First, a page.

NSW Rental Market Overview Q4 2011

The latest figures from the NSW Department of Housing have recently been released, portraying the change in median rent prices and activity for Local Government Areas (LGAs) across the state. PRDnationwide Research has analysed the data to identify the most dynamic metropolitan and regional parts of the state.

Sydney Greater Metropolitan Region
The Sydney Greater Metropolitan Region (GMR) is a statistical area consisting of the Sydney Metropolitan region and adjacent regions to the north and south. Vacancy in the Sydney GMR remained low in October, recording an average vacancy rate of 1.4 per cent for Sydney, with the Inner ring recording a tight 1.3 per cent vacancy. The GMR also captures the Hunter and Illawarra regions, where vacancy rates averaged 1.7 per cent.

A sharp escalation in the median rental price has been recorded in inner city LGAs and in the Hunter region, with the Leichhardt LGA in Sydneys Inner West experiencing the largest increase for a two bedroom unit and the second largest for a three bedroom house. The Randwick LGA in Sydneys east recorded the largest growth in median rent for a three bedroom house, equating to 14.3 per cent between September 2010 and 2011. The median rent for a three bedroom house in both Randwick and Leichhardt LGAs was $800 per week as at September 2011. The average increase in median rent across all LGAs in Greater Metropolitan Sydney equated to 5.8 per cent for a three bedroom house, while a two bedroom unit averaged a rise of 6.4 per cent. These figures represent a slower growth in prices from an average of eight per cent per annum (three bedroom house) and 8.3 per cent pa. (two bedroom unit) recorded over the past five years.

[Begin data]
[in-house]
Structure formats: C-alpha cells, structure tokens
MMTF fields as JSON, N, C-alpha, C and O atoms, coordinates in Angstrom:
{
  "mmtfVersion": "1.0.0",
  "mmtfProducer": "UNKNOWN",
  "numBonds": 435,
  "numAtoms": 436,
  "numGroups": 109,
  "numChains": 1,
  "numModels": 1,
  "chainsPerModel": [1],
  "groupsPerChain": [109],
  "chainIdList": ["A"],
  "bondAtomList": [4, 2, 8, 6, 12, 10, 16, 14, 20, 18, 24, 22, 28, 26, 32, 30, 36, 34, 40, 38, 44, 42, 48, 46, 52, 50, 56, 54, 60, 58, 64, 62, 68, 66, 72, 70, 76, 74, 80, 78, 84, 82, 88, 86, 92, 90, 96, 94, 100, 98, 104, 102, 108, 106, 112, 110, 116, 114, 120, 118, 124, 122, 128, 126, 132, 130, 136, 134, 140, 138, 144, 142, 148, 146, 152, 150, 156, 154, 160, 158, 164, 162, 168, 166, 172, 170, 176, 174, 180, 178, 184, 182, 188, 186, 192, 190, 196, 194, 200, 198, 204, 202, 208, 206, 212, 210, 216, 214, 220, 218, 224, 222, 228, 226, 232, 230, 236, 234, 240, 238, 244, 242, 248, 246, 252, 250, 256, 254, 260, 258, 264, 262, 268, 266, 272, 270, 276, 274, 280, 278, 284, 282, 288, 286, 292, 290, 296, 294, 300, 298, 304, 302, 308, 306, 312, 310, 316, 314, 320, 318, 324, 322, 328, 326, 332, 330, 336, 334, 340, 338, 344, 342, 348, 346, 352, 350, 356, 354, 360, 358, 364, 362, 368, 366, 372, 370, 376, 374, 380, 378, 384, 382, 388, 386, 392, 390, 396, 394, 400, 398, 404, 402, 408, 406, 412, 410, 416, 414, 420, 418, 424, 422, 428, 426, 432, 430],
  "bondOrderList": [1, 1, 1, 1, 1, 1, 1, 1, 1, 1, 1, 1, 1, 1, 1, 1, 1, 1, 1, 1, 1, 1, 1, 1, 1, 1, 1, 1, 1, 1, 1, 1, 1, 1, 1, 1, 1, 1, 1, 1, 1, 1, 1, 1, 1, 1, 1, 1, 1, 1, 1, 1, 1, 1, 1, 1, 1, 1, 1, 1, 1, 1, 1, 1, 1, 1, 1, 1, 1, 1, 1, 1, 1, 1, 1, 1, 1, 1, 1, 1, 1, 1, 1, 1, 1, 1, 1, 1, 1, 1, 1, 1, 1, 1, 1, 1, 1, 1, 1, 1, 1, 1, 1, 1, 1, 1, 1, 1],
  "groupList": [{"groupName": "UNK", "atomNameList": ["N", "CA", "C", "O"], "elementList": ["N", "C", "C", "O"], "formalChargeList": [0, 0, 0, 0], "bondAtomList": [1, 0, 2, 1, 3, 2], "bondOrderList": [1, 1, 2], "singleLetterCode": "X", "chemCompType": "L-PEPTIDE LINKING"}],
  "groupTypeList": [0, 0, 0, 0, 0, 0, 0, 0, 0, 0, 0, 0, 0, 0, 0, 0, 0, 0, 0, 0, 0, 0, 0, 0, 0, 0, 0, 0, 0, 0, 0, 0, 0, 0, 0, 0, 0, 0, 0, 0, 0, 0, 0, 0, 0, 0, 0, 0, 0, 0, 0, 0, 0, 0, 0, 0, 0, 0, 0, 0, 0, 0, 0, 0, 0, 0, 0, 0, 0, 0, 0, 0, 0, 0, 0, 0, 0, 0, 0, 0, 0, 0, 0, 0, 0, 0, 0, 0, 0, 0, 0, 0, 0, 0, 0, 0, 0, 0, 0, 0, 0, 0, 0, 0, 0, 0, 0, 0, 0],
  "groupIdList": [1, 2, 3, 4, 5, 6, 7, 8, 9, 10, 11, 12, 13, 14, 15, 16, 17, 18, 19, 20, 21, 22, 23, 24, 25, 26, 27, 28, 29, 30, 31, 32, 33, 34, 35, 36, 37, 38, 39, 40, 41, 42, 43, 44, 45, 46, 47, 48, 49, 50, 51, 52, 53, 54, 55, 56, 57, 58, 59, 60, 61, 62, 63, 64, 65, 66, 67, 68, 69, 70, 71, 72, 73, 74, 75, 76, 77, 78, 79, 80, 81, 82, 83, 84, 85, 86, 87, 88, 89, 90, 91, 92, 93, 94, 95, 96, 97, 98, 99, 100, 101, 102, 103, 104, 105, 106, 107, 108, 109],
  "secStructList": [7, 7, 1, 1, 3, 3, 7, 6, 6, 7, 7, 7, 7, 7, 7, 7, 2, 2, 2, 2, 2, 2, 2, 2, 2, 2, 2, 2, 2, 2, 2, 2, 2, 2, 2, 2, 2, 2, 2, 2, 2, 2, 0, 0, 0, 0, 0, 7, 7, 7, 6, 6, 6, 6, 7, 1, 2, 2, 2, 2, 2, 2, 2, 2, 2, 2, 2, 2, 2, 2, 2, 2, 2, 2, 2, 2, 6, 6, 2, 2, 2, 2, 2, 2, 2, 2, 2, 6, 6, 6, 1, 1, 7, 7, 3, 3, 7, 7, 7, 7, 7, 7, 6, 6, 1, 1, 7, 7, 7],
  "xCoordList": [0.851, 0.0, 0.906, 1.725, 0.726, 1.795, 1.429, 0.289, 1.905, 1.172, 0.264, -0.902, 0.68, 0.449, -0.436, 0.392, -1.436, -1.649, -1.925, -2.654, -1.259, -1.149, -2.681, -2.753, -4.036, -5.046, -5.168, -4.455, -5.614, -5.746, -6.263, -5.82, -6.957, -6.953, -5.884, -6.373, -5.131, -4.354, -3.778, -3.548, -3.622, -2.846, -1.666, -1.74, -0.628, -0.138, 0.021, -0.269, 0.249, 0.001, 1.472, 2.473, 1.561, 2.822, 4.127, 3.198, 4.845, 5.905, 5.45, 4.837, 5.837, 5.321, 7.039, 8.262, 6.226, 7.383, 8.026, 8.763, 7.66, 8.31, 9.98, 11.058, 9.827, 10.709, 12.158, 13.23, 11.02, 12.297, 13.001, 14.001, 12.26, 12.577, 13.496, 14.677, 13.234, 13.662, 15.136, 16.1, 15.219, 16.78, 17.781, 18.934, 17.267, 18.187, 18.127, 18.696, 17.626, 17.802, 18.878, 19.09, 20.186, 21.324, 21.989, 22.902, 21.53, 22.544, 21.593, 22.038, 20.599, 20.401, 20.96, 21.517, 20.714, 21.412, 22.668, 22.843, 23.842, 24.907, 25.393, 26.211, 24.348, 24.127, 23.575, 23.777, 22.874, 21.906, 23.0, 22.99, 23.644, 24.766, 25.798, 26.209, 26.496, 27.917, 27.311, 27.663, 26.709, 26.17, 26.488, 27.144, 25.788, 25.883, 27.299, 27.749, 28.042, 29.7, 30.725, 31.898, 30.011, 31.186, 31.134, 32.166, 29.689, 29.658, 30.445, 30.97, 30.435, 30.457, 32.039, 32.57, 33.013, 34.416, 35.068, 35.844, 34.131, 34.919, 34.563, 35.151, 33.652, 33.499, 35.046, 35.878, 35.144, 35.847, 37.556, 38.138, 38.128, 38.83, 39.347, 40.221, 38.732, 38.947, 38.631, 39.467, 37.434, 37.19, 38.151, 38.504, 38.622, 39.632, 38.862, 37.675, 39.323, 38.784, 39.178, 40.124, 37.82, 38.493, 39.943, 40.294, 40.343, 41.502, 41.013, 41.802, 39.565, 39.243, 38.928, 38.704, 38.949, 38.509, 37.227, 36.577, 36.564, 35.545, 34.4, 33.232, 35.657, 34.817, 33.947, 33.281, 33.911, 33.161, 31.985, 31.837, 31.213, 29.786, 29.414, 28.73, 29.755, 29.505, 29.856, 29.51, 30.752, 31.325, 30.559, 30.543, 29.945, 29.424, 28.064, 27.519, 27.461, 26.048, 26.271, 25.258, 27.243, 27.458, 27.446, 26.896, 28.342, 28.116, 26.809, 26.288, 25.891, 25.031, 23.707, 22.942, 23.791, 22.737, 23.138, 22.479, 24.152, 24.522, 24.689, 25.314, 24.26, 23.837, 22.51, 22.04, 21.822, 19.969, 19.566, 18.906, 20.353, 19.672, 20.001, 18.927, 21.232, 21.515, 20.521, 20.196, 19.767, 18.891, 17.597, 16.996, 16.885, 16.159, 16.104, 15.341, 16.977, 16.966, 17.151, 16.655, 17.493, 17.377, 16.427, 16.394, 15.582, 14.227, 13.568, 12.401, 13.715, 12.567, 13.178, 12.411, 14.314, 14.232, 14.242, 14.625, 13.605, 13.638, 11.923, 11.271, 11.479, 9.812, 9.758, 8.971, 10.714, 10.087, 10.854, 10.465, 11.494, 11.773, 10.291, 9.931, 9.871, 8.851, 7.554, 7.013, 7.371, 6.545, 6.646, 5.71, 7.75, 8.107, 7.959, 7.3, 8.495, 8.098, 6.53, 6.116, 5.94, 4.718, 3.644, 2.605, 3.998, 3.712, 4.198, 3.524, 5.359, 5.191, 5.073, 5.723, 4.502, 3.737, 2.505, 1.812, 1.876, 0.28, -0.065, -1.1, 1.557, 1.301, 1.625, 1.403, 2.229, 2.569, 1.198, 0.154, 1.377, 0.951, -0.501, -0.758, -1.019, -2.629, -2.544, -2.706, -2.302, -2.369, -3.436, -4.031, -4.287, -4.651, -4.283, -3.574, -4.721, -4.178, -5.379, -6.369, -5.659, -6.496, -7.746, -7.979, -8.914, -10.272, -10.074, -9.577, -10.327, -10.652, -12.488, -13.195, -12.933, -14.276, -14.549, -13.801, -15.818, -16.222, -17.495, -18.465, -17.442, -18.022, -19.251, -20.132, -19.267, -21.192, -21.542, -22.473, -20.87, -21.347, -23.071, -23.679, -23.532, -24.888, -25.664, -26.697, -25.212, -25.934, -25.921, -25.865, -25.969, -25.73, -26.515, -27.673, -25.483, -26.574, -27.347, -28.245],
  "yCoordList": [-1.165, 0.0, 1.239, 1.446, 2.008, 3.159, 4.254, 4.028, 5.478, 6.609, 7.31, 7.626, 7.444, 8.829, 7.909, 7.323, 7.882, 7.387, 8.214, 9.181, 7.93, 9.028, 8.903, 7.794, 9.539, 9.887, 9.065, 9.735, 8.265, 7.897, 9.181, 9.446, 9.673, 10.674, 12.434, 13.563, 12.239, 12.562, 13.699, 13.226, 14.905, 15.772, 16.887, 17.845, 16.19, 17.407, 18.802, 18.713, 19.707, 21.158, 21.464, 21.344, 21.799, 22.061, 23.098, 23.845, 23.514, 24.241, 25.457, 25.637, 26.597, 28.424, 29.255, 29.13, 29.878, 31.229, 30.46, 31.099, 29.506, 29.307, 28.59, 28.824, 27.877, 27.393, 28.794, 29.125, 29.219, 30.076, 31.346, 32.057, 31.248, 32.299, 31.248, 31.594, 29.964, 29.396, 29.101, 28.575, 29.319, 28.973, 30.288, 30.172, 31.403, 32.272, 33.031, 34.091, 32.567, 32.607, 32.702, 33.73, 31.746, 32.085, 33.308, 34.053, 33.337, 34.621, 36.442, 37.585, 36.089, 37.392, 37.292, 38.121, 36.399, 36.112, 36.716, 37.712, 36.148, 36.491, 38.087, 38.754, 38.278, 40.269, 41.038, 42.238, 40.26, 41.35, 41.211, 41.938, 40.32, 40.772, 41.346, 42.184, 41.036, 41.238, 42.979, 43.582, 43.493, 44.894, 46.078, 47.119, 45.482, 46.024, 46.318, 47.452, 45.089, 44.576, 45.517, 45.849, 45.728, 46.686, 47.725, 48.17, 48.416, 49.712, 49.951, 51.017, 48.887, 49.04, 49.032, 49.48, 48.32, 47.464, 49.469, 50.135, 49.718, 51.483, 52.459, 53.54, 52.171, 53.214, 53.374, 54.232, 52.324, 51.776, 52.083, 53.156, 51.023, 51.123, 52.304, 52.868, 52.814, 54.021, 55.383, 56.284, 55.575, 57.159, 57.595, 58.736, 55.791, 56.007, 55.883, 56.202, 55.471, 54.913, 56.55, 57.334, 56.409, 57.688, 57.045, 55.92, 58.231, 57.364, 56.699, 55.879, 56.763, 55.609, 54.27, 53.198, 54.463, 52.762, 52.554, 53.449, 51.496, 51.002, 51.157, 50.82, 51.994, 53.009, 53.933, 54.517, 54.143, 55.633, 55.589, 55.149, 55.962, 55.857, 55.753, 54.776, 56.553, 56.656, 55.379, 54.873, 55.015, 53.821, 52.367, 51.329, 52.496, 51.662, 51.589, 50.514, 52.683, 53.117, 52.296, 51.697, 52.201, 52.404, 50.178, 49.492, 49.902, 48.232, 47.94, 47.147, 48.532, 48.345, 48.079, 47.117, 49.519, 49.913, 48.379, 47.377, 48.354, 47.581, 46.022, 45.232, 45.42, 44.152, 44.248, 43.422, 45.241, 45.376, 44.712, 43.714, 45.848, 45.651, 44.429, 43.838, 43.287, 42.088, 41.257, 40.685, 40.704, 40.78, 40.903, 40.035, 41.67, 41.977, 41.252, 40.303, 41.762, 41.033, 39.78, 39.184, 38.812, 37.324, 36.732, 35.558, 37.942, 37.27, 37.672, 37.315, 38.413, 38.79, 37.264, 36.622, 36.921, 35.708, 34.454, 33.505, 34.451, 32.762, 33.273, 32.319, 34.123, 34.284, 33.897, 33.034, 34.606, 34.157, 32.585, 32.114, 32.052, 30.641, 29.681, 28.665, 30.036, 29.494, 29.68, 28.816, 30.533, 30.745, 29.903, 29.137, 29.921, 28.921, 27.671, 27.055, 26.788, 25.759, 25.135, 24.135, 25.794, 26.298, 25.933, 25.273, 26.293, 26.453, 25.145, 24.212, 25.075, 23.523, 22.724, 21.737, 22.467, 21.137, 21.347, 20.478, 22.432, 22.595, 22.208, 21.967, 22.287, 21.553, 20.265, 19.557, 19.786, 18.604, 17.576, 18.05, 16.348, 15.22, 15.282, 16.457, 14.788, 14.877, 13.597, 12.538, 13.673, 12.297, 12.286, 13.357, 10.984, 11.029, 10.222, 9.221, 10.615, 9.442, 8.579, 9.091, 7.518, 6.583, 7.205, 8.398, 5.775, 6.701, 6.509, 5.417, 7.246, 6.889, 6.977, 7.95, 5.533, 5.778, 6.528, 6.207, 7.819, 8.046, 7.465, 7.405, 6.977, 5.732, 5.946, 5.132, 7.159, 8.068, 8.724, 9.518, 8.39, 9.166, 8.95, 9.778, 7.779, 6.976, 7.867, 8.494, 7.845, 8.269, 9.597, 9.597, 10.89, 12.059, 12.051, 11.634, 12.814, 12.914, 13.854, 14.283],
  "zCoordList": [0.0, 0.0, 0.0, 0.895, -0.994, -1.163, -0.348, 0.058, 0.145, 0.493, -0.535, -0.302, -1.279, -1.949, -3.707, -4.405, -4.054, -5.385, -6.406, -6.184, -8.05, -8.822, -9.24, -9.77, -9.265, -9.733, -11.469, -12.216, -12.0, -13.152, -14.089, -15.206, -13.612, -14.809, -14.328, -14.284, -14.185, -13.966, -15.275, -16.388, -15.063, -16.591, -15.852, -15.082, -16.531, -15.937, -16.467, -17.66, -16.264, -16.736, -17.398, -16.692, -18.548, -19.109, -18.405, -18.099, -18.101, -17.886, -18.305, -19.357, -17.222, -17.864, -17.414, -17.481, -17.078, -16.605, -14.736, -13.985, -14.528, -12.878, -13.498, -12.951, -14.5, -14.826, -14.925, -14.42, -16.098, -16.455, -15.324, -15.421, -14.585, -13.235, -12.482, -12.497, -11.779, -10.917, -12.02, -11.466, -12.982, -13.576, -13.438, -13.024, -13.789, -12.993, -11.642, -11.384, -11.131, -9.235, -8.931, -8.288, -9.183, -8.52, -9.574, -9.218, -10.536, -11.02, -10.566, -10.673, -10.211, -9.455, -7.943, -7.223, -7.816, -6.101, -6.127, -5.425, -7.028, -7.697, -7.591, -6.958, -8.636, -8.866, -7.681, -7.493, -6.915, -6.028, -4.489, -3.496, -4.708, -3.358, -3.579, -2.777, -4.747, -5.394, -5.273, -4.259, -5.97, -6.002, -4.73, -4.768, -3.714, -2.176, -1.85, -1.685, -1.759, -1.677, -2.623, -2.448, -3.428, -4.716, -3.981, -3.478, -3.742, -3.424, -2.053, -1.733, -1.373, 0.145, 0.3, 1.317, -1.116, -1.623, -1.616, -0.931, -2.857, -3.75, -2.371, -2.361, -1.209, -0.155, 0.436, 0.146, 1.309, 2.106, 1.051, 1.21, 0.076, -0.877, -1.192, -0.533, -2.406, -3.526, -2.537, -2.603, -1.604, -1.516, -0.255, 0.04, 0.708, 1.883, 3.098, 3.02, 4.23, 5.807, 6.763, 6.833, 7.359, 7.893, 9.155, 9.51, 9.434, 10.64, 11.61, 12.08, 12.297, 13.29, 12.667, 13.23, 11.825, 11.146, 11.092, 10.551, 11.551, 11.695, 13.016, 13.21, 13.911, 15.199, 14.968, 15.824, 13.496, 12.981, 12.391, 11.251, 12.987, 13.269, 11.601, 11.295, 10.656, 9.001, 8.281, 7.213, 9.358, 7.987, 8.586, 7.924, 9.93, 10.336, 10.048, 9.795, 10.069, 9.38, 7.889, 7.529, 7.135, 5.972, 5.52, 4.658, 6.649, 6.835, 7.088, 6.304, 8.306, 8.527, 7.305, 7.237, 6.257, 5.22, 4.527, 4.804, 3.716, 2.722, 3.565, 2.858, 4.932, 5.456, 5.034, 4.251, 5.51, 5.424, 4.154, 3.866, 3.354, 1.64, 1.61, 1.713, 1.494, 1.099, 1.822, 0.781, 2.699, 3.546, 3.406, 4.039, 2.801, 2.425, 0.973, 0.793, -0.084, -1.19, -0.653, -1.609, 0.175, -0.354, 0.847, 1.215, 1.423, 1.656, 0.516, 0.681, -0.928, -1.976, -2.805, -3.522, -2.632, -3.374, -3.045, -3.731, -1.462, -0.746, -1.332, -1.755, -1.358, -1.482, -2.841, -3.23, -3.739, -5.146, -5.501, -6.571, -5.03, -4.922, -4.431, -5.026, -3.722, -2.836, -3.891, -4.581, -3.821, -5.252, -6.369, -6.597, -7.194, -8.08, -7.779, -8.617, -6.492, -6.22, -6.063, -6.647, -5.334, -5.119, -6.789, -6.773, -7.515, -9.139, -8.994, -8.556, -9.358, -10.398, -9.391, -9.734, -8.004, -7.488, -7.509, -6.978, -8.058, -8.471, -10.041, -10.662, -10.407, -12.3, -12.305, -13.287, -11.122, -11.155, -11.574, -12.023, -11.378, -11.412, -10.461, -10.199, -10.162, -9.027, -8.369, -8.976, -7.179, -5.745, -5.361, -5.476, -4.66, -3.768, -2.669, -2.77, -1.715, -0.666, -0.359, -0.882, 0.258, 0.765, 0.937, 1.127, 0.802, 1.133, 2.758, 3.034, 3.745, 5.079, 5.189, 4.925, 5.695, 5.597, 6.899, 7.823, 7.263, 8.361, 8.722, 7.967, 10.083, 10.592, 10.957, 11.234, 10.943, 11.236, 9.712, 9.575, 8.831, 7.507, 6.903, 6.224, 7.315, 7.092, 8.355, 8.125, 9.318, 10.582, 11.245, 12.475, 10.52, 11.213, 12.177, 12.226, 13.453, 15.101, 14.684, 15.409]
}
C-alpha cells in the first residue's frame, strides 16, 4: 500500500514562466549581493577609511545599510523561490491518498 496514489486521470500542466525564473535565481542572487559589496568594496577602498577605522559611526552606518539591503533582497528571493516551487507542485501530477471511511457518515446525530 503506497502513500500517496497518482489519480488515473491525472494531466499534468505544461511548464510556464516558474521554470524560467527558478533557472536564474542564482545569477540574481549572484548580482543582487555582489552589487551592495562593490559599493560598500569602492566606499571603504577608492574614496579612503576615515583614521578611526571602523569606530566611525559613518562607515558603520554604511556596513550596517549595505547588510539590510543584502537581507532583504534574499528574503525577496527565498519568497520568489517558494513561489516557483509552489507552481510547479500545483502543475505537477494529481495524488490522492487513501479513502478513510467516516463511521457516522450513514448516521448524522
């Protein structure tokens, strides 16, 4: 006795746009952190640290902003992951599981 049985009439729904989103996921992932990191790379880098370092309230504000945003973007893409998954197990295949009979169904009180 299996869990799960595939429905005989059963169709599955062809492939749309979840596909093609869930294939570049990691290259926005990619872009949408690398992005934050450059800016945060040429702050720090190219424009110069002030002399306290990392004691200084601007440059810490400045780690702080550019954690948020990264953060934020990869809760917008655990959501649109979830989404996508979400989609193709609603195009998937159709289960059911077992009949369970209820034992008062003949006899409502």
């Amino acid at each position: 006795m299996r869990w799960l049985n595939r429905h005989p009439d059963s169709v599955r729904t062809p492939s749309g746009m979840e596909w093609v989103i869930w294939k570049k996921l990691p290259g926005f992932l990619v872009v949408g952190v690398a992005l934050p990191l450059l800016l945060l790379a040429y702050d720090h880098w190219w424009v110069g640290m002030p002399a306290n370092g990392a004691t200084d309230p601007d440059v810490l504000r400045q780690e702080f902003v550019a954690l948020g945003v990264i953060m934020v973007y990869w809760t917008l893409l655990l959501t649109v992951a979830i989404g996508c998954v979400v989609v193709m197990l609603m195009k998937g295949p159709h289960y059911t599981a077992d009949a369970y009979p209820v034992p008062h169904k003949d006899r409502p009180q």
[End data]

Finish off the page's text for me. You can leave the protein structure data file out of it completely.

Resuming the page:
The highest statistically reliable rent price for the period was recorded in the Waverley Council, with a median rent of $980 per week for a three bedroom house. The most expensive median rent for a unit was recorded in the City of Sydney, where a two bedroom unit returned $600 per week in September 2011.

An analysis of the number of new and existing bonds lodged in the region provided understanding of the movement of people into different areas of the GMR. The New Bonds Lodgement map portrays the Local Government Areas to record the largest increase in lodgements of new rental bonds in the 12 months to September 2011 .

The analysis reveals the LGAs that experienced the highest increases in new bonds, with Maitland in the Hunter Valley recording growth of 29.7 per cent in the 12 months to September, followed by Kiama on the South Coast with 23.7 per cent. Around Sydney the local council of Botany Bay recorded strong increases in new bonds for the past three consecutive quarters, with a September growth representing an 18.4 per cent increase on the same period in 2010. While growth around the Hunter is generally related to the intensification of mining activities, the Botany Bay LGA recorded strong growth in new unit bonds, and a decline in new bonds for separate houses. This is likely to be the result of recent completion and consequent occupation of a number of high rise apartment buildings in the Mascot area.